- Saitō Makoto
Prime Minister of Japan In office
May 26, 1932 – July 8, 1934
Monarch Shōwa Preceded by Korekiyo Takahashi (Acting) Succeeded by Keisuke Okada Governor-General of Korea In office
August 17, 1929 – June 17, 1931
Monarch Shōwa Preceded by Hanzō Yamanashi Succeeded by Kazushige Ugaki In office
December 1, 1927 – December 10, 1927
Monarch Shōwa Preceded by Kazushige Ugaki (Acting) Succeeded by Hanzō Yamanashi In office
August 12, 1919 – April 14, 1927
Preceded by Yoshimichi Hasegawa Succeeded by Kazushige Ugaki (Acting) Personal details Born October 27, 1858
Mizusawa Domain, Mutsu Province, Japan
Died February 26, 1936(aged 77)
Political party Independent Alma mater Imperial Japanese Naval Academy Signature Military service Allegiance Empire of Japan Service/branch Imperial Japanese Navy Years of service 1879–1928 Rank Admiral Commands Akitsushima
Battles/wars First Sino-Japanese War
World War I
Awards Order of the Chrysanthemum
Order of the Bath (Honorary Knight Grand Cross)
Viscount Saitō Makoto, GCB (斎藤 実, October 27, 1858 – February 26, 1936) was an admiral in the Imperial Japanese Navy, two-time Governor-General of Korea from 1919 to 1927 and from 1929 to 1931, and the 30th Prime Minister of Japan from May 26, 1932 to July 8, 1934.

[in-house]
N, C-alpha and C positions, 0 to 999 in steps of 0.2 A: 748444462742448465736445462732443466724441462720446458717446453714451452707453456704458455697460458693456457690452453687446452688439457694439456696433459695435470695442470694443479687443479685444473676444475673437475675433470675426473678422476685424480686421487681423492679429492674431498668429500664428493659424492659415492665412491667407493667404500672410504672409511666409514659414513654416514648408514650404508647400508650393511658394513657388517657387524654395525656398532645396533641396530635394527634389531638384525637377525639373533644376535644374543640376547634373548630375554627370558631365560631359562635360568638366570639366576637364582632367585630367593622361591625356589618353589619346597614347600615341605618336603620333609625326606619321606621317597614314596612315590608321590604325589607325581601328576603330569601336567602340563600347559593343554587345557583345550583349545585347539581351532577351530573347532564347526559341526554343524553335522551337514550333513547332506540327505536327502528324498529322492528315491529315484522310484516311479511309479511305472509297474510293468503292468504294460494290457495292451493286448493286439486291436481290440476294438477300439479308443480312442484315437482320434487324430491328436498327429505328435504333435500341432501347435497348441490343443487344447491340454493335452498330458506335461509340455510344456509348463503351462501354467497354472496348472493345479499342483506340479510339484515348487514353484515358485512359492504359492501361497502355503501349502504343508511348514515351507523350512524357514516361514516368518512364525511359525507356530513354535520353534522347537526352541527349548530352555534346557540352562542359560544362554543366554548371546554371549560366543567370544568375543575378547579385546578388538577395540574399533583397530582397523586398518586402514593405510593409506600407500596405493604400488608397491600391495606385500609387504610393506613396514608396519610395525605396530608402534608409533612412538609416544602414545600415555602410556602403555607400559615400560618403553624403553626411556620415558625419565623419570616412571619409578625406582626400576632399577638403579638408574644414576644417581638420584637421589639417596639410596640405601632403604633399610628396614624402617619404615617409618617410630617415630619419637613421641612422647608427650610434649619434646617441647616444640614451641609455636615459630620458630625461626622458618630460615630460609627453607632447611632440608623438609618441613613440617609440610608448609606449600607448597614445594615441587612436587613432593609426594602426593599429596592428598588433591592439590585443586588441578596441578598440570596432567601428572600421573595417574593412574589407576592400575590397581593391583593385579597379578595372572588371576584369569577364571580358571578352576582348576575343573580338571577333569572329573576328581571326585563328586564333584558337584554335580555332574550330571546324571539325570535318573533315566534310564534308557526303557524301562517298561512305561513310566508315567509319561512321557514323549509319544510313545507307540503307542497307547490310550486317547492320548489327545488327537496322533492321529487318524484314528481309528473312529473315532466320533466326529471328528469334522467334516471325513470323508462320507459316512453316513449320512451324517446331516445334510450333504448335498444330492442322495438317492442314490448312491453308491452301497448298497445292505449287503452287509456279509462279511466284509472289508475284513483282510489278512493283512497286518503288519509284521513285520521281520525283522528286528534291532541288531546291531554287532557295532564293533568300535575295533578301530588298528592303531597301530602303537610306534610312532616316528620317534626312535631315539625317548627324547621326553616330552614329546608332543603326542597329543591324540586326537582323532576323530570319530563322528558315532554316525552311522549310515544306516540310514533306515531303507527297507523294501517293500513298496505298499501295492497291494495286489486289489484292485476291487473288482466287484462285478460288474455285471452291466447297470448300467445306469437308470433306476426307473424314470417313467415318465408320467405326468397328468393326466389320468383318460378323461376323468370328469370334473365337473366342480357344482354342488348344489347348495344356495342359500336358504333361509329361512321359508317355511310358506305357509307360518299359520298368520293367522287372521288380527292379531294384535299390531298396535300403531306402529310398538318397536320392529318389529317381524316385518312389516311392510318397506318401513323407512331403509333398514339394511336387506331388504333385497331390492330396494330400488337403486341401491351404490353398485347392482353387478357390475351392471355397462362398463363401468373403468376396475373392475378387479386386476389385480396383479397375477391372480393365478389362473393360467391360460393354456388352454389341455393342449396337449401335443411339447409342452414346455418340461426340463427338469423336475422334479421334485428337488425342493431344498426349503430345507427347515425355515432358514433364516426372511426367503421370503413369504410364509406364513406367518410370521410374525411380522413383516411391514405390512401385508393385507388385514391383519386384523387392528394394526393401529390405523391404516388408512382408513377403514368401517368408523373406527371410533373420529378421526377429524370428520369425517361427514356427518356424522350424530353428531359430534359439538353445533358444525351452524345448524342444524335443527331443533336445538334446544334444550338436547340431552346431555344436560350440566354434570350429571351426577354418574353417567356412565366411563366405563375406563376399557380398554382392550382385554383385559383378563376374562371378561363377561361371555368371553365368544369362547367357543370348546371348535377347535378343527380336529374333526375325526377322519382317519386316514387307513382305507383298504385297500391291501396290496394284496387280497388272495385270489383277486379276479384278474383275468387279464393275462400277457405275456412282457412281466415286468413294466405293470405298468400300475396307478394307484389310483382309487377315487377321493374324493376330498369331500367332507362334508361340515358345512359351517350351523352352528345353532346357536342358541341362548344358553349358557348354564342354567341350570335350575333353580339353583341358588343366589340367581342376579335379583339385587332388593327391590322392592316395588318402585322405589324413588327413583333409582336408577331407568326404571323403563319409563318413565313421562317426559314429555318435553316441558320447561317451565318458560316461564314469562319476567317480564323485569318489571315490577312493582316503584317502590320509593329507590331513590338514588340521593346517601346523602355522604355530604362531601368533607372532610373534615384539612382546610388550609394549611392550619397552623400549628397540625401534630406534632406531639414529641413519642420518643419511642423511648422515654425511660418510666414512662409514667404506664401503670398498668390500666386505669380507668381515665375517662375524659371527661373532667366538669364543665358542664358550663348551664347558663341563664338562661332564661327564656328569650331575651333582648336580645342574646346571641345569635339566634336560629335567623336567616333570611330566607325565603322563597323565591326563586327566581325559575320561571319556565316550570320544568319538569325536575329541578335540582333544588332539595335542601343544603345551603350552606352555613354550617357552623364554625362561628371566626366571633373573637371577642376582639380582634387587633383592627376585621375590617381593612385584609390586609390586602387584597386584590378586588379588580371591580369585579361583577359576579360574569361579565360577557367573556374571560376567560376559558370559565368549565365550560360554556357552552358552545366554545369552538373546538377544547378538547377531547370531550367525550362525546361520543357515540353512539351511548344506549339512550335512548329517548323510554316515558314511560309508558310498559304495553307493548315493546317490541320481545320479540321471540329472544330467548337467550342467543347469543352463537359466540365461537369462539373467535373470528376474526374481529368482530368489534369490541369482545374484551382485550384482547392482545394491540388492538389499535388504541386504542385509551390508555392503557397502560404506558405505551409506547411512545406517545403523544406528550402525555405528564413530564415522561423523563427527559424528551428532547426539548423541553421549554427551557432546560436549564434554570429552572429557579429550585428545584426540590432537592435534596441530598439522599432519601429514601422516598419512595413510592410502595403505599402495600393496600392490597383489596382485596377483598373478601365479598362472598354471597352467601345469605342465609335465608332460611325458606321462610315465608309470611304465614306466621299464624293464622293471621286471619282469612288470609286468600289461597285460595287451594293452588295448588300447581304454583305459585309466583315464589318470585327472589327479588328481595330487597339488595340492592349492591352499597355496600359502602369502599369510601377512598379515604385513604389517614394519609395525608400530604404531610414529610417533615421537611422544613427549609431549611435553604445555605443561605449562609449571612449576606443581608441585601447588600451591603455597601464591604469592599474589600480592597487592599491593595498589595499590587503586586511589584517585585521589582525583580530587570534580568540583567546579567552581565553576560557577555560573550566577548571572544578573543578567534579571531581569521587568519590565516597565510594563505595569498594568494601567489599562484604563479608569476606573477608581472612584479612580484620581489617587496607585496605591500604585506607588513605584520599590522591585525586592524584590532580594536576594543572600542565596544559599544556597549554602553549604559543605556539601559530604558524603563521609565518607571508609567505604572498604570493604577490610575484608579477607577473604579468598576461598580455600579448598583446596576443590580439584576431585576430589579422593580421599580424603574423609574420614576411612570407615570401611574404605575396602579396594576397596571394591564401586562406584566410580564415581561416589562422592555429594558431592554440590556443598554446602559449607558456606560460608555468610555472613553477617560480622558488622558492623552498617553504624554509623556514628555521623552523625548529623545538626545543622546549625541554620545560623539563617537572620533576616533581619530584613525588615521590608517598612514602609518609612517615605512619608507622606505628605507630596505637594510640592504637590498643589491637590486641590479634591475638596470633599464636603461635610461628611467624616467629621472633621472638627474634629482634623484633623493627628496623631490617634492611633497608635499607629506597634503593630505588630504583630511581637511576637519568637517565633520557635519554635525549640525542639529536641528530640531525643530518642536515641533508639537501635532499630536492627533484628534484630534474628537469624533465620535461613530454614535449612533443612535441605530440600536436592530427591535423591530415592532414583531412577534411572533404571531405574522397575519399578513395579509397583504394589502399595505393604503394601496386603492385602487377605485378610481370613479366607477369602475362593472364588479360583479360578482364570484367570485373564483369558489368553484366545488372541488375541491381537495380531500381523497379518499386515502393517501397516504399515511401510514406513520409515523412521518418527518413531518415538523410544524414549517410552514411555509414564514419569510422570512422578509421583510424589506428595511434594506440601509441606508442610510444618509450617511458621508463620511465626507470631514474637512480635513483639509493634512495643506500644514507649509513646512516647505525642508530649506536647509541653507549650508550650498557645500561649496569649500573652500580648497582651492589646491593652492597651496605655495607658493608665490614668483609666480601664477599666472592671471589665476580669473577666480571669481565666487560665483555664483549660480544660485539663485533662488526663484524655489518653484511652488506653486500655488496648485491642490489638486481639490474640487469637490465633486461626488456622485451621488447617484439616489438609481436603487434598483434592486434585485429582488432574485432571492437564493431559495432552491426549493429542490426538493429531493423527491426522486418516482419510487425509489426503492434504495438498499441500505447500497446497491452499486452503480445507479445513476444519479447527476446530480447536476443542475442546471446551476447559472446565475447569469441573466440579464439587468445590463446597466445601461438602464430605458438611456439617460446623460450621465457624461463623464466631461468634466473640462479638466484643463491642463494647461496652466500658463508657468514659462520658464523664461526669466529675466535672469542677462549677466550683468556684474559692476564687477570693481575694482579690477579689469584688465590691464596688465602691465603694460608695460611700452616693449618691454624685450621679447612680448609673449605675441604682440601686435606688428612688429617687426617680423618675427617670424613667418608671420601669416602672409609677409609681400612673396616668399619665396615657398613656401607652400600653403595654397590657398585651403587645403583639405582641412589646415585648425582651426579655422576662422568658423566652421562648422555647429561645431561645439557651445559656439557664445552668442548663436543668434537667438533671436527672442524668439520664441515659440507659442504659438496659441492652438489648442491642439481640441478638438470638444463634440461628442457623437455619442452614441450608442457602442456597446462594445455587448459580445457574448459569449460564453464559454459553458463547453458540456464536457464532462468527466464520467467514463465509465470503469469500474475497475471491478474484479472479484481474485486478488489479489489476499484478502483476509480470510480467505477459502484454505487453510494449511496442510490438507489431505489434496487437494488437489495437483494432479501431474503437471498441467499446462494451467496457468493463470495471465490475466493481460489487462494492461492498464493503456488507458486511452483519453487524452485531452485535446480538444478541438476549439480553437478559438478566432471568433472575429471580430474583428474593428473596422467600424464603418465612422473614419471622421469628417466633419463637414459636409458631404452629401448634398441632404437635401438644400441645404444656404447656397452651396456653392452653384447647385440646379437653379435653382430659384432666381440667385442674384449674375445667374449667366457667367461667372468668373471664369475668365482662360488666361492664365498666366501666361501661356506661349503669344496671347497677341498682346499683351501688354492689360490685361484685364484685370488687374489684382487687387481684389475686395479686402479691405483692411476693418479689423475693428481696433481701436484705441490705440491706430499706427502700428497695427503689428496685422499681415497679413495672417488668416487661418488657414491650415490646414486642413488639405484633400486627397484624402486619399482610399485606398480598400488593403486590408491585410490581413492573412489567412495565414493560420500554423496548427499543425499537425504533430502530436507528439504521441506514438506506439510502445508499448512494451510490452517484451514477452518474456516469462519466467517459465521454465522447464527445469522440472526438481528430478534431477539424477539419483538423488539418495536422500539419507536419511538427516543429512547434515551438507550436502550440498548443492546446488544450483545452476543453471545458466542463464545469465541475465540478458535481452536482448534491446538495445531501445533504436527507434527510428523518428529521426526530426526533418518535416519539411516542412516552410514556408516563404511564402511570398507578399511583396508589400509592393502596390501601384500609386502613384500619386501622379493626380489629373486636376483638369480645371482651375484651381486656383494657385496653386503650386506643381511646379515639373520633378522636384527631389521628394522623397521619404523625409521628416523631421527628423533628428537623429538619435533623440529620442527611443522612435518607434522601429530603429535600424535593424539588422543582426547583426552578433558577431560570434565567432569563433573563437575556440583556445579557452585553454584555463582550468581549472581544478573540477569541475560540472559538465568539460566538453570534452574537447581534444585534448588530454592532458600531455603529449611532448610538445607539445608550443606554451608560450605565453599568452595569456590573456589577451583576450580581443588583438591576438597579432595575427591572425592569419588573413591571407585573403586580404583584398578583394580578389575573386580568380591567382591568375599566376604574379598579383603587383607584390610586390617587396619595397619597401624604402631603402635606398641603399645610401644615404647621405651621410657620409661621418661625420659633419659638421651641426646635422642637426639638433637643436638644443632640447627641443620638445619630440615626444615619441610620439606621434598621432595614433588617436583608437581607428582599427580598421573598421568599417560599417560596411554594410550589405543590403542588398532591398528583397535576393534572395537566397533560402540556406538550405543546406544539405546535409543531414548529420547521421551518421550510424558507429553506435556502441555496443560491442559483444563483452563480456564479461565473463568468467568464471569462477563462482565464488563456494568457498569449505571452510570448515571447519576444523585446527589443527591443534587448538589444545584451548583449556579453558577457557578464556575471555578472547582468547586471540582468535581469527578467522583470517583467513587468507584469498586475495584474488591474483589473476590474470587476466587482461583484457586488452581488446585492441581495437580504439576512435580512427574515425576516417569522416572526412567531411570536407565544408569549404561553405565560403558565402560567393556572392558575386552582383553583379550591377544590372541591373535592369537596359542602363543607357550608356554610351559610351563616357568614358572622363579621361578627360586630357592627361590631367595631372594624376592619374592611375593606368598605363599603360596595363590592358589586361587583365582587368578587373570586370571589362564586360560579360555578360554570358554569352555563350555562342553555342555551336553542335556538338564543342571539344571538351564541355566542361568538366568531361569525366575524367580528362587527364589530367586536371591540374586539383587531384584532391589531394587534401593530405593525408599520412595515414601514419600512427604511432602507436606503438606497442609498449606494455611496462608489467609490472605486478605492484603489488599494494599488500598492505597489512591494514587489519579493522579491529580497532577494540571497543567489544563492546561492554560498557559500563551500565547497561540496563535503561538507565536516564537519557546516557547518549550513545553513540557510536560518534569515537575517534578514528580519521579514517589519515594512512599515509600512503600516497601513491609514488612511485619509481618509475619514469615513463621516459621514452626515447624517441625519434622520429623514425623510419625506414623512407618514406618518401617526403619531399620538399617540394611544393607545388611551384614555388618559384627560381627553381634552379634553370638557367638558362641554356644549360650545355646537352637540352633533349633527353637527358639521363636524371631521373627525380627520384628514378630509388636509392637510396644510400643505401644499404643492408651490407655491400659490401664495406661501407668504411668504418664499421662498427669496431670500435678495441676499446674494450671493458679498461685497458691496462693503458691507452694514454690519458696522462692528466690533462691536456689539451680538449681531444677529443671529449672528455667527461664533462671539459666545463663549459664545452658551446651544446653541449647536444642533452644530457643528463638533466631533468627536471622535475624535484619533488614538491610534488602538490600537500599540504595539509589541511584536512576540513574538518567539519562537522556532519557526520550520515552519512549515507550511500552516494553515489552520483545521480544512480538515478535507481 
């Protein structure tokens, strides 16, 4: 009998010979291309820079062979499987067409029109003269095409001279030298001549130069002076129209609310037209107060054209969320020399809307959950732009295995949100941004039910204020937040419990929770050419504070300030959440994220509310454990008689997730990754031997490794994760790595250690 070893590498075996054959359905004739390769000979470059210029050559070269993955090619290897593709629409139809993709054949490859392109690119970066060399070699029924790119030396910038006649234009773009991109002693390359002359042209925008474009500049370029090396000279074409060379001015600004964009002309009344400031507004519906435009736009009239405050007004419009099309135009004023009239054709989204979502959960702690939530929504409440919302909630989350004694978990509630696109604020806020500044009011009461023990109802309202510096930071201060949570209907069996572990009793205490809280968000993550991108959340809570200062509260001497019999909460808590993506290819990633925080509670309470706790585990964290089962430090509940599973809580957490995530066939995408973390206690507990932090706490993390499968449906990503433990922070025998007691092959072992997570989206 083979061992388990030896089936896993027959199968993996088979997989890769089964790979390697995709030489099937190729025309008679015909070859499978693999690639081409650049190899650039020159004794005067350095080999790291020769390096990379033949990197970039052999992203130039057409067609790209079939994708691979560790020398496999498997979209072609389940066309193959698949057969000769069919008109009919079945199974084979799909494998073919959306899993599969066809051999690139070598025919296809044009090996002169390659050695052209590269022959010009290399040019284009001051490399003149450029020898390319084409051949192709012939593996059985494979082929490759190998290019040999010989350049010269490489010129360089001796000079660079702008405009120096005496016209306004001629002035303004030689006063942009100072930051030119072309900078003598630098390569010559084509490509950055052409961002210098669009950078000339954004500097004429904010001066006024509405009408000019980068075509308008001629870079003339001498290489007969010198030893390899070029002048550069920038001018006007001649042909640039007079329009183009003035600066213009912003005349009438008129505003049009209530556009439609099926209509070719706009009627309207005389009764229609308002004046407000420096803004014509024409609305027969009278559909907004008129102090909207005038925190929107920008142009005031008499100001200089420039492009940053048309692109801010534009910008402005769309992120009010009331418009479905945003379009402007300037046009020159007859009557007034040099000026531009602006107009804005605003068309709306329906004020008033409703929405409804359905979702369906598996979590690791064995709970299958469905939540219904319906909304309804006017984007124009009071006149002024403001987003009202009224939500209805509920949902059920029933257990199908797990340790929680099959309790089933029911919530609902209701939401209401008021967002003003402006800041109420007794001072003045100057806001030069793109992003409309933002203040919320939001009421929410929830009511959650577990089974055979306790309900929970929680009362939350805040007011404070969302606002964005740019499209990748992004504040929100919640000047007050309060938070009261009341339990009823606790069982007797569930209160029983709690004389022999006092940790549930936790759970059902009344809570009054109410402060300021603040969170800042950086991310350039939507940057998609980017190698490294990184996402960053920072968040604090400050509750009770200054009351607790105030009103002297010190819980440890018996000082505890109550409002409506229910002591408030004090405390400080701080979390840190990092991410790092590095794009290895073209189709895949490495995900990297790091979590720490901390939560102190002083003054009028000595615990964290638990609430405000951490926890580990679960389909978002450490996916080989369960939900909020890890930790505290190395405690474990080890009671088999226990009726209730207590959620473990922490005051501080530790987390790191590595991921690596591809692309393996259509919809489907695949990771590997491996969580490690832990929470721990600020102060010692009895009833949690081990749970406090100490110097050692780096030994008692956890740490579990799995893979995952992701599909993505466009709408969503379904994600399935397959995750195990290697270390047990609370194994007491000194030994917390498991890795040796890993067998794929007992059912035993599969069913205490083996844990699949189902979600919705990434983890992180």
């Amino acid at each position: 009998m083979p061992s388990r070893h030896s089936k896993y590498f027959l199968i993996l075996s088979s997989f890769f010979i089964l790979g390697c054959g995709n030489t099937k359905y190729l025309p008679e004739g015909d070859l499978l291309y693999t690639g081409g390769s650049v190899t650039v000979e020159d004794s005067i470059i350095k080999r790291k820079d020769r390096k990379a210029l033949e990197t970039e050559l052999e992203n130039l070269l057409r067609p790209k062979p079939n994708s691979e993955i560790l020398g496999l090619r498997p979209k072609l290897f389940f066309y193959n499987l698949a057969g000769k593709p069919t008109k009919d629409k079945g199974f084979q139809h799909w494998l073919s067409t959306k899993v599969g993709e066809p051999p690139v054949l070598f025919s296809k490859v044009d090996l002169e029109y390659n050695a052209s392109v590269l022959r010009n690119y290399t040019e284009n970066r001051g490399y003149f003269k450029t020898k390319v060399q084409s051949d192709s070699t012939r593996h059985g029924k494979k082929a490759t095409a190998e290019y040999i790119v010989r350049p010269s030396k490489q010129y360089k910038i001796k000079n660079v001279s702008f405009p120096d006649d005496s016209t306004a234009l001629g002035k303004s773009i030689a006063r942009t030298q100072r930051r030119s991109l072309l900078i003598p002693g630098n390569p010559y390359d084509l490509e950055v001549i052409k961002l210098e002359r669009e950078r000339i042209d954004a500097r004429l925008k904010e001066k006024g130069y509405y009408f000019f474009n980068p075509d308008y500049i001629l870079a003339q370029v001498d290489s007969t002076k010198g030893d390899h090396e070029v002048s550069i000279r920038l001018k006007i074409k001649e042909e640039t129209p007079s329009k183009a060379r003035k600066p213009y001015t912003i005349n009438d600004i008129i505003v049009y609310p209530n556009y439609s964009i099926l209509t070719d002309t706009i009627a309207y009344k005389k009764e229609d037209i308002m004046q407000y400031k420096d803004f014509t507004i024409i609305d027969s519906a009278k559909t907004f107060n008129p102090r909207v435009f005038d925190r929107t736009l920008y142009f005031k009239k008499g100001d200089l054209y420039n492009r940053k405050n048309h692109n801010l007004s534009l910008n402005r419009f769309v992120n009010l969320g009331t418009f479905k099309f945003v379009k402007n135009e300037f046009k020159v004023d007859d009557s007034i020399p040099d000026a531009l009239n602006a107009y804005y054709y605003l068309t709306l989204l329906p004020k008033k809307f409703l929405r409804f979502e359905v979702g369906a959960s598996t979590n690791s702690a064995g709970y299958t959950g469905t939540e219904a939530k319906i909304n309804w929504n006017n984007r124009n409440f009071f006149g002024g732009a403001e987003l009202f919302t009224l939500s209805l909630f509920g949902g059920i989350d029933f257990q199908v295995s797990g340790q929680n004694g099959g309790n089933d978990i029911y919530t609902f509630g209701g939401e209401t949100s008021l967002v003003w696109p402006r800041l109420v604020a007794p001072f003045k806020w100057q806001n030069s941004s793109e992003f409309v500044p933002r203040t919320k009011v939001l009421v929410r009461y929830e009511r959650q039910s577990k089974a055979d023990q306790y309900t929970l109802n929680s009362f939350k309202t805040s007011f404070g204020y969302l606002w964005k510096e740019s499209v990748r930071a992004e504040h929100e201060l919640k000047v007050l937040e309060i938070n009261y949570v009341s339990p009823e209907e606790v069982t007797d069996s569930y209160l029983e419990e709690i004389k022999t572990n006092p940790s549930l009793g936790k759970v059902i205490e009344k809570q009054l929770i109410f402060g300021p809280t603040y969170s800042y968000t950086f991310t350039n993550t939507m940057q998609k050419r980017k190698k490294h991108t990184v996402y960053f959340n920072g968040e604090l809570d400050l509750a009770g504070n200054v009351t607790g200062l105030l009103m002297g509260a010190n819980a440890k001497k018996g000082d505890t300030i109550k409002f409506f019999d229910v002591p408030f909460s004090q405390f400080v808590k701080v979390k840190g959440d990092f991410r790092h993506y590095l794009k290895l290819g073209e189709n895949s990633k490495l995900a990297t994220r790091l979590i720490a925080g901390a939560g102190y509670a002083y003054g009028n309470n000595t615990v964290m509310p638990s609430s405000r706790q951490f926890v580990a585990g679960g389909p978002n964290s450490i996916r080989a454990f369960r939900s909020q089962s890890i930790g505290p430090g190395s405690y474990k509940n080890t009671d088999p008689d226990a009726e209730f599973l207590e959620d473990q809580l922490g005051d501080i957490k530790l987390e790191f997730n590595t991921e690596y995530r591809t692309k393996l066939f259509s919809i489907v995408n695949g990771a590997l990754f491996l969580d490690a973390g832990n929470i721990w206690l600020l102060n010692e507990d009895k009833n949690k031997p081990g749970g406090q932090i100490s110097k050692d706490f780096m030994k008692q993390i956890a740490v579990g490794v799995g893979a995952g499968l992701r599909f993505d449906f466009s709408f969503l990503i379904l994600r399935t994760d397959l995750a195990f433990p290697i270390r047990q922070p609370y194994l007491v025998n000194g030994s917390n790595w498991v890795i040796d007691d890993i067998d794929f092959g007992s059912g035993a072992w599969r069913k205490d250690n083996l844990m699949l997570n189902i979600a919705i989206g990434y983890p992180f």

Saitō was born in Mizusawa Domain, Mutsu Province (part of present day Ōshū City Iwate Prefecture), as the son of a samurai of the Mizusawa Clan. In 1879, he graduated from the 6th class Imperial Japanese Naval Academy, ranking third out of a class of 17 cadets.
During the First Sino-Japanese War, Saitō served as captain of the cruisers Akitsushima and Itsukushima. On November 10, 1898, he became Vice Minister of the Navy, and was promoted to rear admiral on May 20, 1900
Saitō was again Vice Navy Minister at the start of the Russo-Japanese War of 1904-1905. He was promoted to Vice Admiral on June 6, 1904. He was awarded the Order of the Rising Sun (1st class) in 1906. After the end of the war, he served as Navy Minister for 6 years, from 1906–1914, during which time he continually strove for expansion of the navy.
On September 21, 1907, Saitō was ennobled with the title of danshaku (baron) under the kazoku peerage system. On October 16, 1912, he was promoted to full admiral. However, on April 16, 1914, Saitō was forced to resign from his post as Navy Minister due implications of his involvement in the Siemens scandal, and officially entered the reserves.
In 1919, Saitō was appointed as the third Japanese Governor-General of Korea, a post which he held for many years. He was appointed just after the Samil Independence Movement, and implemented a series of measures to moderate the policies of Japanese rule. He served as governor-general of Korea twice (from 1919–27, and again from 1929–31). He was awarded the Order of the Paulownia Flowers in 1924. On April 29, 1925, his title was elevated to that of shishaku (viscount).
In 1927, Saitō was a member of the Japanese delegation at the Geneva Naval Conference on Disarmament, and he later became a privy councillor.